The concept for this web site evolved over a period of about thirty years. It was my original intent to develop a collection of antique medical instruments that could serve as a nidus for a museum of medical history as evidenced by the objects that contributed to its development.
It soon became apparent, unlike the situation in Europe, that there was little or no interest in the creation of a medical museum in the United States although there are a large number of antique medical instrument collectors and dealers. In Europe, most cities and many hospitals have significant historic medical collections. In the United States these collections are few and far between. In lieu of a physical museum, the concept began to evolve in 2007 of creating a book to showcase my collection of over 1000 objects and to include detailed descriptions and commentary.
Such a project would be impractical because of the publication costs. However, with further thought I realized that the web is the perfect site for such an endeavor. A website of medical historic objects could be quite large, easily searched and could have countless photos. In addition the images could be magnified to show detail that could not be appreciated in a physical museum.
I have taken well over two thousand photos of the objects representing a wide range of medical practice and of craftsmanship. Some objects were acquired simply because they have some medical significance, others for their beauty, but all of them because they help to understand the evolution of medicine over the centuries. This site is a gigantic undertaking and will evolve over many years. The material presented here is a first effort. I welcome comments, corrections and .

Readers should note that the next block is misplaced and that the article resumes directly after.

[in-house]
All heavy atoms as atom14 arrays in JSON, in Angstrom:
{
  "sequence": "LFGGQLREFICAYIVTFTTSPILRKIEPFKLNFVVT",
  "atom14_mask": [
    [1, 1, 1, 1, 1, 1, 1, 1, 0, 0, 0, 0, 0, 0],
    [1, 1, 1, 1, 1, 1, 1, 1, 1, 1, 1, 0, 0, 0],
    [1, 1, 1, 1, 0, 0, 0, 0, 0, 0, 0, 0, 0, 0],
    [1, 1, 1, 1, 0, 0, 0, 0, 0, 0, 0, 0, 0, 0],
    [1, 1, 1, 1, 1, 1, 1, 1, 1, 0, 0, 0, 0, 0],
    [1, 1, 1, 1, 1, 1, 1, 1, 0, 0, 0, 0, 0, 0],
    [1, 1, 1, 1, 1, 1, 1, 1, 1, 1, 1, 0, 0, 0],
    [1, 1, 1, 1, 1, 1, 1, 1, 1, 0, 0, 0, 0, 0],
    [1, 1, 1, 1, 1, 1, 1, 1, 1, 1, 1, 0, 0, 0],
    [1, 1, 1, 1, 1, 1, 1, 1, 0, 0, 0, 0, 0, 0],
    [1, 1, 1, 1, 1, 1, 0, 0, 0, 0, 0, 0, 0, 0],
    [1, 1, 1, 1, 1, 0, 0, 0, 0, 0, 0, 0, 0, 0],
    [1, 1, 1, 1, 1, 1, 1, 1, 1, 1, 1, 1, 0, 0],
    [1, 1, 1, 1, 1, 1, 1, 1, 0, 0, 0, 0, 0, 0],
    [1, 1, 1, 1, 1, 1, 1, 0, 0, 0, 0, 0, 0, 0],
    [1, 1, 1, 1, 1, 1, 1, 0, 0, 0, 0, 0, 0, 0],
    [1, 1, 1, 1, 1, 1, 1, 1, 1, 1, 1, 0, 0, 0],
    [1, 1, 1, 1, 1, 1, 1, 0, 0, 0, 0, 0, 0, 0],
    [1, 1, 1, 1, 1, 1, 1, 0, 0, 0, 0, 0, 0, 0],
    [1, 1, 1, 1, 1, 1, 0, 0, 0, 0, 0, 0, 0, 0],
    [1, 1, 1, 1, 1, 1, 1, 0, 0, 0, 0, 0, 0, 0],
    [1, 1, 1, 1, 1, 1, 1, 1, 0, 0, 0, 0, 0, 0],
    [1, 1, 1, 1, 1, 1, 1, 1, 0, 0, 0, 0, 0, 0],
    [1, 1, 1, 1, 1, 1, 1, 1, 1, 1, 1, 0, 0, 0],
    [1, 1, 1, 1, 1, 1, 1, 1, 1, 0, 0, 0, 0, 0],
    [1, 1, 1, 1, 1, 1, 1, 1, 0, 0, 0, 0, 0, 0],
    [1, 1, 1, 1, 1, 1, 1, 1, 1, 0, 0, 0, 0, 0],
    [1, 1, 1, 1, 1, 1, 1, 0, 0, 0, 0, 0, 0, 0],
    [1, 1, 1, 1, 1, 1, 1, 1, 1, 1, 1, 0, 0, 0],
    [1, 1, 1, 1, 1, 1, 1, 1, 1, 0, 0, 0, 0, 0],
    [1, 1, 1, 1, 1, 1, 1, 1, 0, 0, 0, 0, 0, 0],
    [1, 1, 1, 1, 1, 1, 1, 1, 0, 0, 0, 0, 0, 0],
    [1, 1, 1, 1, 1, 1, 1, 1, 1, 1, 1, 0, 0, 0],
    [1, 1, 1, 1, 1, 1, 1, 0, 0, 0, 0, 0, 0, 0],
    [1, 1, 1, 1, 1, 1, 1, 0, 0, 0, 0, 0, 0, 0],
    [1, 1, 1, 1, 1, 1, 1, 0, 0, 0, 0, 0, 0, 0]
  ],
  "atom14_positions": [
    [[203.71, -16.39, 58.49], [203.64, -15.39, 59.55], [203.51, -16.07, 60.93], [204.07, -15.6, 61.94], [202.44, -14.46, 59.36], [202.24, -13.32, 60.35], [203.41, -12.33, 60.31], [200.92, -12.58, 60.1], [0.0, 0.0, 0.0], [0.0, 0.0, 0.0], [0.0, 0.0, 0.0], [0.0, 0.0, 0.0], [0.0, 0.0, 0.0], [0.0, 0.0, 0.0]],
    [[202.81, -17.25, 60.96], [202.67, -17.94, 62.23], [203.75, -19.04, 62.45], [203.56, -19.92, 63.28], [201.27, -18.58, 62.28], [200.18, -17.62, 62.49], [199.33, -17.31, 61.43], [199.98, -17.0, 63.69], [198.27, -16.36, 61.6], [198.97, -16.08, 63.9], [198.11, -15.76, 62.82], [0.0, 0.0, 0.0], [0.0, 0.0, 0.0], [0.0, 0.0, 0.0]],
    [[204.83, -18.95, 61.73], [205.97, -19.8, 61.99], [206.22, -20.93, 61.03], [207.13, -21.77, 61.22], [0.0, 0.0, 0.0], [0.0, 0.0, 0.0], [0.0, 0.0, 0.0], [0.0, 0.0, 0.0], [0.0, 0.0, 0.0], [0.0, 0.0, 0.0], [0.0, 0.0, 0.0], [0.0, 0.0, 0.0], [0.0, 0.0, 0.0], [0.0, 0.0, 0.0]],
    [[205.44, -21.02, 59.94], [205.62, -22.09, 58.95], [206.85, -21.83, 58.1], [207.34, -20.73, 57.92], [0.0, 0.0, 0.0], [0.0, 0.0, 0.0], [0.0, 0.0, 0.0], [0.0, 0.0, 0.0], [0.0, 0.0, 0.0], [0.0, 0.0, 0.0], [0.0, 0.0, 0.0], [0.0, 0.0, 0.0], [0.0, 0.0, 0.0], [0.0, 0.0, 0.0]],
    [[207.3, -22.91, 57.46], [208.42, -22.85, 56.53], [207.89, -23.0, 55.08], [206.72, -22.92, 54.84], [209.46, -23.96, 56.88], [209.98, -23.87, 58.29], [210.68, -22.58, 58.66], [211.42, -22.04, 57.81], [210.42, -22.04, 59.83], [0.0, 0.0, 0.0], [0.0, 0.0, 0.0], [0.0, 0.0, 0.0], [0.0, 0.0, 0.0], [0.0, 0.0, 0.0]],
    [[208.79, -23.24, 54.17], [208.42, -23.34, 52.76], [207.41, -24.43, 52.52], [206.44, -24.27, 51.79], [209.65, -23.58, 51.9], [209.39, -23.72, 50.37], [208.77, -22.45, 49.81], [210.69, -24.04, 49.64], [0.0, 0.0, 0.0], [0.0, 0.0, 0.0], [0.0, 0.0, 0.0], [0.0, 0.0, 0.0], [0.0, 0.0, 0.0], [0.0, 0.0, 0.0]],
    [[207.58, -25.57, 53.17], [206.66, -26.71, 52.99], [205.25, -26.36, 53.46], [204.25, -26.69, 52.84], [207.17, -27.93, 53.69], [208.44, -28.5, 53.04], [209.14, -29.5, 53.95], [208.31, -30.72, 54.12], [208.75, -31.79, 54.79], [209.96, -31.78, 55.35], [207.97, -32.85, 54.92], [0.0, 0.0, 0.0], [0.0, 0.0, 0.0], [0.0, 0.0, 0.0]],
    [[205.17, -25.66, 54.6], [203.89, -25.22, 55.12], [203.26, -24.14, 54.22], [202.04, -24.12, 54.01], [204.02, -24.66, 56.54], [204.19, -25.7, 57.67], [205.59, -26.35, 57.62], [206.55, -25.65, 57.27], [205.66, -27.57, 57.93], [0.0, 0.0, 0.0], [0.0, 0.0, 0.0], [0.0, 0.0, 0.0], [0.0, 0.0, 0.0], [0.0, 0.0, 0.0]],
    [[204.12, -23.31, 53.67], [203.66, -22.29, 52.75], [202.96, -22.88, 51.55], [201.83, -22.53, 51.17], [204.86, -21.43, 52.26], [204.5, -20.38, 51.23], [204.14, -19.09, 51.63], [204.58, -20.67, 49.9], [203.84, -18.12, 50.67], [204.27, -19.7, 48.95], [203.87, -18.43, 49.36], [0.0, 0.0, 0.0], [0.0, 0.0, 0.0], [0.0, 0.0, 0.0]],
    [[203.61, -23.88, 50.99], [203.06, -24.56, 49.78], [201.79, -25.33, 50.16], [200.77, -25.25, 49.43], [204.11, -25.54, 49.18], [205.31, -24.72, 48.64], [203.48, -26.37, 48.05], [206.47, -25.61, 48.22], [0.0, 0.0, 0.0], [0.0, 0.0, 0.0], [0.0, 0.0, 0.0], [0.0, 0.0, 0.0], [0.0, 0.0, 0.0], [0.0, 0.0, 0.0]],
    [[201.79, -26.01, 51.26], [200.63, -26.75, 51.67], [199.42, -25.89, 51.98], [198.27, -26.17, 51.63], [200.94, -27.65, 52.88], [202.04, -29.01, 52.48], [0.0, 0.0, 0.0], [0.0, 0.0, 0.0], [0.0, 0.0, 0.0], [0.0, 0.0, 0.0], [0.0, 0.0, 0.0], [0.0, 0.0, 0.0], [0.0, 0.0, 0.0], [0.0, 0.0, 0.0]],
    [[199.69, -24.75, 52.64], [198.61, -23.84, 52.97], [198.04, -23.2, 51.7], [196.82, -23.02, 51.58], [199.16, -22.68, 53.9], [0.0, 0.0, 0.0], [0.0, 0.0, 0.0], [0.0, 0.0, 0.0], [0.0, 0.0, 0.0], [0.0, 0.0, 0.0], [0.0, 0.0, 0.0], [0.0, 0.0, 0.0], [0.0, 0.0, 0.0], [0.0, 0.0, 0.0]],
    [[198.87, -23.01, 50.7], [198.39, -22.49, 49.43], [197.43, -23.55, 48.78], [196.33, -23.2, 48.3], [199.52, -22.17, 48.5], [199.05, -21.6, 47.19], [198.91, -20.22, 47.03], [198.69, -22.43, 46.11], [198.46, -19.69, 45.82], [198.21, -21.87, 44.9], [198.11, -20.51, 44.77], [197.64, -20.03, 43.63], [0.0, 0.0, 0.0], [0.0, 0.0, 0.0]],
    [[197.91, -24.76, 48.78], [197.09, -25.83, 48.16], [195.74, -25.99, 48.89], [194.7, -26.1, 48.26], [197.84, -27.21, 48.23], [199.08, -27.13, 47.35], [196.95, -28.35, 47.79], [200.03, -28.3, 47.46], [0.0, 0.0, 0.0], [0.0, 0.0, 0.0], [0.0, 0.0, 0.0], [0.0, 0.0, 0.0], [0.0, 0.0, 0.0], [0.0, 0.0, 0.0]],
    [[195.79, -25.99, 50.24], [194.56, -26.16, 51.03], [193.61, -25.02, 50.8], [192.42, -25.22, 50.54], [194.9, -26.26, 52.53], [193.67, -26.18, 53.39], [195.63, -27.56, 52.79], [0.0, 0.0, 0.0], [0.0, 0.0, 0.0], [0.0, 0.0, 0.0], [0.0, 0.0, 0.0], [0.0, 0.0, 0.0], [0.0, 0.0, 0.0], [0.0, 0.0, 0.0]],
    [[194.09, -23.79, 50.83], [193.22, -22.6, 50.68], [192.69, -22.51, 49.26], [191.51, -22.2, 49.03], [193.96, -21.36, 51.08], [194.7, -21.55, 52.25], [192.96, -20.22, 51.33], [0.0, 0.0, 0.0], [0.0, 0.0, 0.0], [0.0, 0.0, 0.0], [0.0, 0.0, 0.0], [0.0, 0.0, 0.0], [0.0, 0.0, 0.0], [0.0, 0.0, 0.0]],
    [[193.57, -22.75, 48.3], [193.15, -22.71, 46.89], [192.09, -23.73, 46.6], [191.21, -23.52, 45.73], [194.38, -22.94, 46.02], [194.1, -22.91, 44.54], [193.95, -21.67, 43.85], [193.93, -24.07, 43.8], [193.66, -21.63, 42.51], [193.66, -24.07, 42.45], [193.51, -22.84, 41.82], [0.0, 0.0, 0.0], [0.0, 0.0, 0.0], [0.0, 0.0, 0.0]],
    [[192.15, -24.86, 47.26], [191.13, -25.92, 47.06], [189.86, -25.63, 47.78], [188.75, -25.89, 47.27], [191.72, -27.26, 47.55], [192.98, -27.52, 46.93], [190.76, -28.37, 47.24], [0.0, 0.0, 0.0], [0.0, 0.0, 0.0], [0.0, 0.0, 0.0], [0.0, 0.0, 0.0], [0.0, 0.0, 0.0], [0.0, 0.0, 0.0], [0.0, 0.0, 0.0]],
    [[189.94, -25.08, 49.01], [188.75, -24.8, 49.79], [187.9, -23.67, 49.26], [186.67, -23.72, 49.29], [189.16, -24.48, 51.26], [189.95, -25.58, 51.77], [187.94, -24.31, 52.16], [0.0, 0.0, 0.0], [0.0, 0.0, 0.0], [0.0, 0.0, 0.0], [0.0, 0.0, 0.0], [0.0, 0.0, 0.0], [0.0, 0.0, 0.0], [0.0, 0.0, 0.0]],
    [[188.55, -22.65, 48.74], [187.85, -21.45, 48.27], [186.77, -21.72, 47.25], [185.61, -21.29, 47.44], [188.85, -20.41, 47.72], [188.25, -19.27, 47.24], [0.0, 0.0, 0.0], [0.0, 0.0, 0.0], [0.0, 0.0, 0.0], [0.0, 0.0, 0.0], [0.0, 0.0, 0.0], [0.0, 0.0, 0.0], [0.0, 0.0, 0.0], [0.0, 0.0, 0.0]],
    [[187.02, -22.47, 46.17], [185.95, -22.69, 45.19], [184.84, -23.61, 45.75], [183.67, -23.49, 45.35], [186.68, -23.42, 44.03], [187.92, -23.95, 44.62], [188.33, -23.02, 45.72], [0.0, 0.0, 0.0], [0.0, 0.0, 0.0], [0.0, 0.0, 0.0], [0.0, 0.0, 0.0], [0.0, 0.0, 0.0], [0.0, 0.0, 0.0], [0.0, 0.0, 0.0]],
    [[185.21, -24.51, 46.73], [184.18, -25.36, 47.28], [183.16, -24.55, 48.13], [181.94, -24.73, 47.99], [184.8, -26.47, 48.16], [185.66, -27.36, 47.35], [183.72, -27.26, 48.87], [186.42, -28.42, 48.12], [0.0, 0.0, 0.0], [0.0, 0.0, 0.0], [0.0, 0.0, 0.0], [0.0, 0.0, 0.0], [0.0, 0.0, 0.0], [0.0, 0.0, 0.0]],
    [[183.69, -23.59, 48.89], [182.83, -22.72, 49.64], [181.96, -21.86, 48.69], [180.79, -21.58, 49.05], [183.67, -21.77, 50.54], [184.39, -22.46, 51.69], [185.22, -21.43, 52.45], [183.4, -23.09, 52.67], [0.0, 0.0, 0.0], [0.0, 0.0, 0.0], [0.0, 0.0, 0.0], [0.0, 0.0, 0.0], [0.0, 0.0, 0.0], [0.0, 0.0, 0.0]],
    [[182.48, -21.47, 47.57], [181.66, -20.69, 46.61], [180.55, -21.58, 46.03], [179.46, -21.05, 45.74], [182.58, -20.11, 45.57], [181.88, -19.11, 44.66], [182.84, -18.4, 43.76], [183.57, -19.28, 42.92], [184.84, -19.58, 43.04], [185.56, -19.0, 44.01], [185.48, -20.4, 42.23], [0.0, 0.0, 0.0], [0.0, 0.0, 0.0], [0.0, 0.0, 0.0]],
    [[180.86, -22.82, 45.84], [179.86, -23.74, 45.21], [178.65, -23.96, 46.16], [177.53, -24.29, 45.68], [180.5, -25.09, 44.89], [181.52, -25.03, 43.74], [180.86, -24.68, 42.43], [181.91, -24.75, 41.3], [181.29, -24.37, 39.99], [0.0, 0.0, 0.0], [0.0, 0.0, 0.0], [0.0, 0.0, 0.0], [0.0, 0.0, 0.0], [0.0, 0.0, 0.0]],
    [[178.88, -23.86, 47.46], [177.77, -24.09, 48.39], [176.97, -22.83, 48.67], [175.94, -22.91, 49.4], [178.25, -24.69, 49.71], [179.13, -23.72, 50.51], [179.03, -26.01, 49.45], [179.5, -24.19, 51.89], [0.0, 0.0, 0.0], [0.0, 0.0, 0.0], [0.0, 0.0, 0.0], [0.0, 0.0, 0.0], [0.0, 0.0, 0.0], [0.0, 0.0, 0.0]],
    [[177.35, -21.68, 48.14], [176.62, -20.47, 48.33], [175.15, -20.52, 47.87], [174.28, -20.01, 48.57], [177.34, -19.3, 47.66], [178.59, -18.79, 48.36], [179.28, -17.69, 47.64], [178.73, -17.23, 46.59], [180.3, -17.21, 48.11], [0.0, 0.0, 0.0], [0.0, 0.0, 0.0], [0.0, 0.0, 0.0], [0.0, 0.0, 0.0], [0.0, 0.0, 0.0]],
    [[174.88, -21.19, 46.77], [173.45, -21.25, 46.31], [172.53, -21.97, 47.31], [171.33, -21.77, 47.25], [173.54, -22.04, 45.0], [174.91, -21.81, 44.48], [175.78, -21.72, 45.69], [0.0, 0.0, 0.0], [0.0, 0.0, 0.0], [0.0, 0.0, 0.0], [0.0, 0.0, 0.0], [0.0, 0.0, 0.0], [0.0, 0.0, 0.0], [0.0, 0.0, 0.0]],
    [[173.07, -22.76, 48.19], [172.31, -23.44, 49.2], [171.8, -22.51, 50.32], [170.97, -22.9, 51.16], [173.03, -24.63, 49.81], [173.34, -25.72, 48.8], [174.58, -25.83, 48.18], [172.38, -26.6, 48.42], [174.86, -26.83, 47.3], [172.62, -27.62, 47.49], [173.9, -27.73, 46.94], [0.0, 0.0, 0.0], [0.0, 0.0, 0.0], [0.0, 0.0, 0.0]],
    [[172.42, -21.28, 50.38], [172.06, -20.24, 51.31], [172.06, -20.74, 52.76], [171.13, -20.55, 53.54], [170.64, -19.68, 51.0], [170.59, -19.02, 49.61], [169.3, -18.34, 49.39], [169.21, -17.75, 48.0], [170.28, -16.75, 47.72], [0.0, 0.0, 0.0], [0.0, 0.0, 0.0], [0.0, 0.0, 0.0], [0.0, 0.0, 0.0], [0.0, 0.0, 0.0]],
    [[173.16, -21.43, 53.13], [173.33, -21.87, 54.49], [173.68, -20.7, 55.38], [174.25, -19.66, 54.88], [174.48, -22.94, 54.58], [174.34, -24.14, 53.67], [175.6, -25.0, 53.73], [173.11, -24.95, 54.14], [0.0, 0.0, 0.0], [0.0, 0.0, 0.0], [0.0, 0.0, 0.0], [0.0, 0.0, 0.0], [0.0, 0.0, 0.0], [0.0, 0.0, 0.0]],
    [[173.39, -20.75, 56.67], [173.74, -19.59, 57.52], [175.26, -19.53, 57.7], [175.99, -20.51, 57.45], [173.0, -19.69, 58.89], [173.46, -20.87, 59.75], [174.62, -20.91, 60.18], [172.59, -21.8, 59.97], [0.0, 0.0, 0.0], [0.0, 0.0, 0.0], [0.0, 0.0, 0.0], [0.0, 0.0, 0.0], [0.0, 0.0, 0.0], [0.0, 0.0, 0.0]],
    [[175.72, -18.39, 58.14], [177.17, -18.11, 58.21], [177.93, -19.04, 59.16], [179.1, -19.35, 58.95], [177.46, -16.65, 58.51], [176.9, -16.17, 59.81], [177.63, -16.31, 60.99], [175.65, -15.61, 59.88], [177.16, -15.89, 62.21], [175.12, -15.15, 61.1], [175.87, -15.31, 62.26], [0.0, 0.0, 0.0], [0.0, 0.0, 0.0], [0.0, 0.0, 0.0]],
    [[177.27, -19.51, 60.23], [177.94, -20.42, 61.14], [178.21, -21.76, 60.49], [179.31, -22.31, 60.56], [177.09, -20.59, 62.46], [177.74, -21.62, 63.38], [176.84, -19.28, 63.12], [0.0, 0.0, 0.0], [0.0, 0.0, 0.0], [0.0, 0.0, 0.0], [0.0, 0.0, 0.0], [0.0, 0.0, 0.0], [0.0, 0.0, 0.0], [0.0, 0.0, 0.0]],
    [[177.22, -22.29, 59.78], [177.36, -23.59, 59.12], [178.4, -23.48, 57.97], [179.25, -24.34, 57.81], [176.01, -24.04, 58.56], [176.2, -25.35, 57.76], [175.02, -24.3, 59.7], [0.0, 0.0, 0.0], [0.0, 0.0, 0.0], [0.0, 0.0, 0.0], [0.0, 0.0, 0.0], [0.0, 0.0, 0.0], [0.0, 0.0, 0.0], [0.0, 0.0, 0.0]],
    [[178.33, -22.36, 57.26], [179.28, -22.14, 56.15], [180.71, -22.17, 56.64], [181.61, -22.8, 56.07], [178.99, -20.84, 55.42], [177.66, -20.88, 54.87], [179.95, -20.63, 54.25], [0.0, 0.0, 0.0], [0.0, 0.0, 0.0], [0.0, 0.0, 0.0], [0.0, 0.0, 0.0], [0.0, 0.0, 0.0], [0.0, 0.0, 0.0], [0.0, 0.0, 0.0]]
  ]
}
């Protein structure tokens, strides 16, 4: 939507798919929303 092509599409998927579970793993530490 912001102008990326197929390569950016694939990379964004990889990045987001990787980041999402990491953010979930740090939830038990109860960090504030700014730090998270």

I would like to thank the following for their contributions to the formulation of this site and the collections shown here:
My wife Paulette for her help in finding and cataloguing the many items shown;
Fusion Lab for the website design (Alon Koppel and Melissa Weaver);
Mrs. Nolie Mumie who generously gave me the stethoscope drawings shown here and related supporting materials;
Dr and Mrs. Erwin Rugendorff who provided a great deal of helpful advice.
The many medical antique dealers and rare book dealers who made items of interest available to me.
I would also like to point out an additional reference source, the Proceedings of the Medical Collectors Association, a group that I founded. These discussions can be found on the website generously established by Jim Edmonson. A variety of other very useful sites can be found in the links page. It also should be noted that the a listing of the manufacturers and their locations can be found on the tab for the glossary.
NOTE: In some Web Browsers it is necessary to run this program in compatibility mode for full functionality. All of the photos will be bright and clear if the browser is set correctly.
I SUGGEST THAT YOU WATCH THE SLIDE SHOW ABOVE, WHICH STARTS SPONTANEOUSLY BEFORE YOU EXPLORE THE SITE. OBJECTS IN THE SLIDE SHOW CAN BE VIEWED INDIVIDUALLY BY LEFT CLICKING ON THEM. FOR A SYSTEMATIC REVIEW CLICK THE INSTRUMENTS TAB AND CHOOSE THE SUBJECT YOU ARE INTERESTED IN OR JUST BROWSE THE CATEGORIES.